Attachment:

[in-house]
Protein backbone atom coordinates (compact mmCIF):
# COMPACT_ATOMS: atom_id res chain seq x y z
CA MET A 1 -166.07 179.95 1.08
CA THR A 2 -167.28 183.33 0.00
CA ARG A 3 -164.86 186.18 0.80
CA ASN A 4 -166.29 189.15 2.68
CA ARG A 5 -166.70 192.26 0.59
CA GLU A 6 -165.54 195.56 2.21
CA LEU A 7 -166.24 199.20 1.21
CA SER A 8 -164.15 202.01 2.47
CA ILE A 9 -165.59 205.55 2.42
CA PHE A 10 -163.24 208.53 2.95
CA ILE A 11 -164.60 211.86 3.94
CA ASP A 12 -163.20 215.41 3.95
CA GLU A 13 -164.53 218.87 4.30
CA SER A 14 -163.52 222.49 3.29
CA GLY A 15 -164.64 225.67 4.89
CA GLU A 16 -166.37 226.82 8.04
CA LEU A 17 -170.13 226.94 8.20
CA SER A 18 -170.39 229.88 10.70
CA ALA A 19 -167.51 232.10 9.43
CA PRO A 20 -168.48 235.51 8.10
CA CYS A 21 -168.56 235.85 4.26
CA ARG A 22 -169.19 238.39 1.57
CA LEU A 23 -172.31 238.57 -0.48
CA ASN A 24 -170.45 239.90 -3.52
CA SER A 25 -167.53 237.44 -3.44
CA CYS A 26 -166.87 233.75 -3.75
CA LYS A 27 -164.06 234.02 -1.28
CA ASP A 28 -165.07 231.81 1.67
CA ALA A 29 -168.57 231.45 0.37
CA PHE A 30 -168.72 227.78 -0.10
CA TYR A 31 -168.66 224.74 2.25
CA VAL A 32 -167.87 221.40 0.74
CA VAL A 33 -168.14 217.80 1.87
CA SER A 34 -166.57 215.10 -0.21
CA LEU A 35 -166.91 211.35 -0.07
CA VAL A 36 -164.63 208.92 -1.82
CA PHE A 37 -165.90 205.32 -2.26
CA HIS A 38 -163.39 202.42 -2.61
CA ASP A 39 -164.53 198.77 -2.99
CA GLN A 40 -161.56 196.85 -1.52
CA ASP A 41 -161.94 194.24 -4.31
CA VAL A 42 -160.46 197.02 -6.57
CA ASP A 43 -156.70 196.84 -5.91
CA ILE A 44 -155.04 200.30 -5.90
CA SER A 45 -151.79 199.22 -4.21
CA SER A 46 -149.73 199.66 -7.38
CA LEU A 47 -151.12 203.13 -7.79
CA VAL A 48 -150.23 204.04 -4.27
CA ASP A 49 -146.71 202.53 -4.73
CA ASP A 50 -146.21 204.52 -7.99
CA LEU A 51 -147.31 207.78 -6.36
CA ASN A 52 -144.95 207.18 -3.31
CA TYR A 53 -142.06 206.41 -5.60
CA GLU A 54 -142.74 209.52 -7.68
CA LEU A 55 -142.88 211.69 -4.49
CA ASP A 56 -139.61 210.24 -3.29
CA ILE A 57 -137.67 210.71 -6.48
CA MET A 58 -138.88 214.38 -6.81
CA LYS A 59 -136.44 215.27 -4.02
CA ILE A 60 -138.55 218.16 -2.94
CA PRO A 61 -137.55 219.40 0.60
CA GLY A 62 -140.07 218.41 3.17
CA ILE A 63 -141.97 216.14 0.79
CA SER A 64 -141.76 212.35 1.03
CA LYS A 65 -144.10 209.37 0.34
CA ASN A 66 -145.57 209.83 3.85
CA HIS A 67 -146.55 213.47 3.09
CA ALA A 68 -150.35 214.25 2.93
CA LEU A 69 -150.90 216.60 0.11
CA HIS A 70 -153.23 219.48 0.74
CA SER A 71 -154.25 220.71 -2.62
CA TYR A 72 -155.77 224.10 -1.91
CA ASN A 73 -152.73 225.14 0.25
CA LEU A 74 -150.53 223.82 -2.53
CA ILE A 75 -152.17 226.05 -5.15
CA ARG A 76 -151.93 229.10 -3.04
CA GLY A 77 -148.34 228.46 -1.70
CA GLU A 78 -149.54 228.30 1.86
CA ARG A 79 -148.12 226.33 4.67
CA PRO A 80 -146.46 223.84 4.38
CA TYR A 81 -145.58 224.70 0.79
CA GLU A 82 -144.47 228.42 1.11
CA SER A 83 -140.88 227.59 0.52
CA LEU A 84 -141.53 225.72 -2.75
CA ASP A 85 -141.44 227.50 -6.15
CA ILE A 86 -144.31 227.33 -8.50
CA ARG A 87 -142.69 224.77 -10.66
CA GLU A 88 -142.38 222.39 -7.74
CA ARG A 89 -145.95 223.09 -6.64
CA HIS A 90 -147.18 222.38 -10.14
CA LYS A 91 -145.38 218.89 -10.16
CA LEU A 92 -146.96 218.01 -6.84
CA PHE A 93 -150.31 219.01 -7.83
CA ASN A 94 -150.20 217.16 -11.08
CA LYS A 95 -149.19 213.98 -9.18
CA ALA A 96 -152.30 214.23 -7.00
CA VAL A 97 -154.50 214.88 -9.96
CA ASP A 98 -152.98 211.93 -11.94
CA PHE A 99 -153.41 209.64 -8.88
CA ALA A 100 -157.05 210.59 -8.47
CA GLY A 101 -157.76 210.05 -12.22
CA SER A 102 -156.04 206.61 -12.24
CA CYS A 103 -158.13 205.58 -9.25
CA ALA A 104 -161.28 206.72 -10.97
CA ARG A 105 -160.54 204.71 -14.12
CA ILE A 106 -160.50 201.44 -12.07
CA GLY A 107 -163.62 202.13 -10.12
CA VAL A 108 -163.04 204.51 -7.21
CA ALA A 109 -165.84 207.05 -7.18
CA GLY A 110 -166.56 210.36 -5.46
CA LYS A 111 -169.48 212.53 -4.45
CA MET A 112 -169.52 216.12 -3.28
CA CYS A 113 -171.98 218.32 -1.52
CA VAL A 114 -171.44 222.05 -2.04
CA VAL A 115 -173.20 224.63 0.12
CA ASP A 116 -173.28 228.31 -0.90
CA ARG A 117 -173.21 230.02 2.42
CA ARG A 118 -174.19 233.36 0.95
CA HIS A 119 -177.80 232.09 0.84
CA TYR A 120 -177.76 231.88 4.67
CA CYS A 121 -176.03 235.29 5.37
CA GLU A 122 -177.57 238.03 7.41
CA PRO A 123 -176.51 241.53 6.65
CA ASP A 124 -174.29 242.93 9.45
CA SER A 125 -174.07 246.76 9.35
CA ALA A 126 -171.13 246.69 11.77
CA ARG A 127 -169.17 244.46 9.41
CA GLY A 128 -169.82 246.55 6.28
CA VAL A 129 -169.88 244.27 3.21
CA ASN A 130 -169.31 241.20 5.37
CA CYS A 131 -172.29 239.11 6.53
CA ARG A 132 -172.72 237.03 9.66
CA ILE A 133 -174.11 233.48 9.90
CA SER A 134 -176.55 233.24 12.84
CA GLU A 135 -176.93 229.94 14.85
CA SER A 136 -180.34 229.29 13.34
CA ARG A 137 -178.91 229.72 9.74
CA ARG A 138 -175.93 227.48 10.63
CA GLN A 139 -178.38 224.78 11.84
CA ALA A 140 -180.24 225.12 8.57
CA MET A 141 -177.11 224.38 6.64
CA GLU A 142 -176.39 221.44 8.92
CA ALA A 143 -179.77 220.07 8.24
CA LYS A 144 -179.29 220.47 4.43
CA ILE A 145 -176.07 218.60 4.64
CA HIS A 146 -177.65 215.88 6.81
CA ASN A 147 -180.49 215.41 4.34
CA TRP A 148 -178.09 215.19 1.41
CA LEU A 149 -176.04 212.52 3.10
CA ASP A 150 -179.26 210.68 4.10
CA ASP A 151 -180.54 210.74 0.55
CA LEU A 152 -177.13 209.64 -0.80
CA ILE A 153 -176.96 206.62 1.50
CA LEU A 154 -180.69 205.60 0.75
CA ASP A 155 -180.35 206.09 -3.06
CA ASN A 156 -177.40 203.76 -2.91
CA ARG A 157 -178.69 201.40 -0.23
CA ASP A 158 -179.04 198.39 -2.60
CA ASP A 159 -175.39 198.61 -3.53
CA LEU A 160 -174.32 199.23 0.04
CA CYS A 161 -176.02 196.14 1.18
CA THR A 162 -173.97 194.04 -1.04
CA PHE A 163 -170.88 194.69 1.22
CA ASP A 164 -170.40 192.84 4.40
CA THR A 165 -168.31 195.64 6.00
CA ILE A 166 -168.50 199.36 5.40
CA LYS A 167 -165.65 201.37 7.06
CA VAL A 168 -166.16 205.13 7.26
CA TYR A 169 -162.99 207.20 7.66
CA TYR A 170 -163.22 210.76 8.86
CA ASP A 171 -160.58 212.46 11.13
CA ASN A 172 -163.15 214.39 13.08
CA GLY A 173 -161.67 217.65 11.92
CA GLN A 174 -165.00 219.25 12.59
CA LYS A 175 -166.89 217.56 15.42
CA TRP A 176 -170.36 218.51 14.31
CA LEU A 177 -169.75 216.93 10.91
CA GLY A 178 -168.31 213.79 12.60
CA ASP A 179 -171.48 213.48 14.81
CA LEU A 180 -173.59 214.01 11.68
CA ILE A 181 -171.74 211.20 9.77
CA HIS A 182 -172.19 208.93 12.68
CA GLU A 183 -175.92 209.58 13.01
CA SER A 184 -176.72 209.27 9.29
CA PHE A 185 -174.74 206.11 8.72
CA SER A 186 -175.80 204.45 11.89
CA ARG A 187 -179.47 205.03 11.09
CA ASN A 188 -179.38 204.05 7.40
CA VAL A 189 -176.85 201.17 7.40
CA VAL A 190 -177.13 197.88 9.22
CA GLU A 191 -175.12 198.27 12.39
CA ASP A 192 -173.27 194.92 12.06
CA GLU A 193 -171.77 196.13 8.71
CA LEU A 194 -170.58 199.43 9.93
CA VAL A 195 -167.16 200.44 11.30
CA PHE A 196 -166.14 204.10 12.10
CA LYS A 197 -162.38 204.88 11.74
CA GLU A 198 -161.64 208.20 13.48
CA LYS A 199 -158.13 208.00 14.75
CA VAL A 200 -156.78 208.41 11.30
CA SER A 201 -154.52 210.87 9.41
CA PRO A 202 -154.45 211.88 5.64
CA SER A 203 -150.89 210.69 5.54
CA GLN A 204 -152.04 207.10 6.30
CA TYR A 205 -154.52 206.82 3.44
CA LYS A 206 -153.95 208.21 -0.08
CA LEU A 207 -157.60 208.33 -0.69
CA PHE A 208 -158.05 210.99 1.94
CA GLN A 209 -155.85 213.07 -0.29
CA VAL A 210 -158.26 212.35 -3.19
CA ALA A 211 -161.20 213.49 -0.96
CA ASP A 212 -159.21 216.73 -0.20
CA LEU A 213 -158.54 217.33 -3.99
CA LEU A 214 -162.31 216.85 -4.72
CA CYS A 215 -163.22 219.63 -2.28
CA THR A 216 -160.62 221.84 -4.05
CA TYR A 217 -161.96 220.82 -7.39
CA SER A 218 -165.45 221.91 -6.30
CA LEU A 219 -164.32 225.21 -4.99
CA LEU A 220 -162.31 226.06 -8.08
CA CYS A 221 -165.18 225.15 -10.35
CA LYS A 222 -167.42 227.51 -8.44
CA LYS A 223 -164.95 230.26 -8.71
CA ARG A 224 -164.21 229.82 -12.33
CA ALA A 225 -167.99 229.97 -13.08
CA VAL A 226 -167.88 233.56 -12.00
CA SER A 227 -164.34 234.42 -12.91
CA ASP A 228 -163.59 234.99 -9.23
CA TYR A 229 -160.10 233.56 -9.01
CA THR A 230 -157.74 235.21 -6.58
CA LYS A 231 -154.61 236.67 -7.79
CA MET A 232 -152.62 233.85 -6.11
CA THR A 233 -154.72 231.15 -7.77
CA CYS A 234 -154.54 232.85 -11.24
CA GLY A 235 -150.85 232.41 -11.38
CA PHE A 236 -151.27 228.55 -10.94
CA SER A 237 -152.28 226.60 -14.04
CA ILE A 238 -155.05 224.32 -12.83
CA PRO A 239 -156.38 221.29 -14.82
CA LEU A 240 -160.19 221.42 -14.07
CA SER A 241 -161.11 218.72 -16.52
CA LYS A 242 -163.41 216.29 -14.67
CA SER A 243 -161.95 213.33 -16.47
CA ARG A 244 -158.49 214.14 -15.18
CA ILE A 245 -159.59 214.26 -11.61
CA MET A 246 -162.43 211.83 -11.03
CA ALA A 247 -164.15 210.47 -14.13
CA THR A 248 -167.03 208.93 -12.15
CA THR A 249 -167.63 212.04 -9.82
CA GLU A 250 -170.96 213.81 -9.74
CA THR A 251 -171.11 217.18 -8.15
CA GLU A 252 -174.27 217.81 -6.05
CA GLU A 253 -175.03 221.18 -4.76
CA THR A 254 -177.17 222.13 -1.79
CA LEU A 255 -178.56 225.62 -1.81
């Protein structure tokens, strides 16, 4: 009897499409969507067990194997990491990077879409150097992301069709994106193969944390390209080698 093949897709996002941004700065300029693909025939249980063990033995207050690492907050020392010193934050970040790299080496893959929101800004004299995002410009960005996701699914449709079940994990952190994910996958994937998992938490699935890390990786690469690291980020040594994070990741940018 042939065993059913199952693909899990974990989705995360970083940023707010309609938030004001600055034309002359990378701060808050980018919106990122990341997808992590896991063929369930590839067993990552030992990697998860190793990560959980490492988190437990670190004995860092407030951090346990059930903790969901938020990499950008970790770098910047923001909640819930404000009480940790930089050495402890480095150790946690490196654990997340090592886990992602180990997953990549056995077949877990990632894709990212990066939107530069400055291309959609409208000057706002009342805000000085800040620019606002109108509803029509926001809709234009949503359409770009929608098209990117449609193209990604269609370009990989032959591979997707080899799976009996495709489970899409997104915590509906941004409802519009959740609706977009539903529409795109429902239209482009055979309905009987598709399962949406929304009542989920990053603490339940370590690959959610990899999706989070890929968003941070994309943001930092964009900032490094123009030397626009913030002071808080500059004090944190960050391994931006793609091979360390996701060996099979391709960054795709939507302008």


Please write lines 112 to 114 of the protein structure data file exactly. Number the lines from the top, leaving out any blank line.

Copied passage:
CA ALA A 109 -165.84 207.05 -7.18
CA GLY A 110 -166.56 210.36 -5.46
CA LYS A 111 -169.48 212.53 -4.45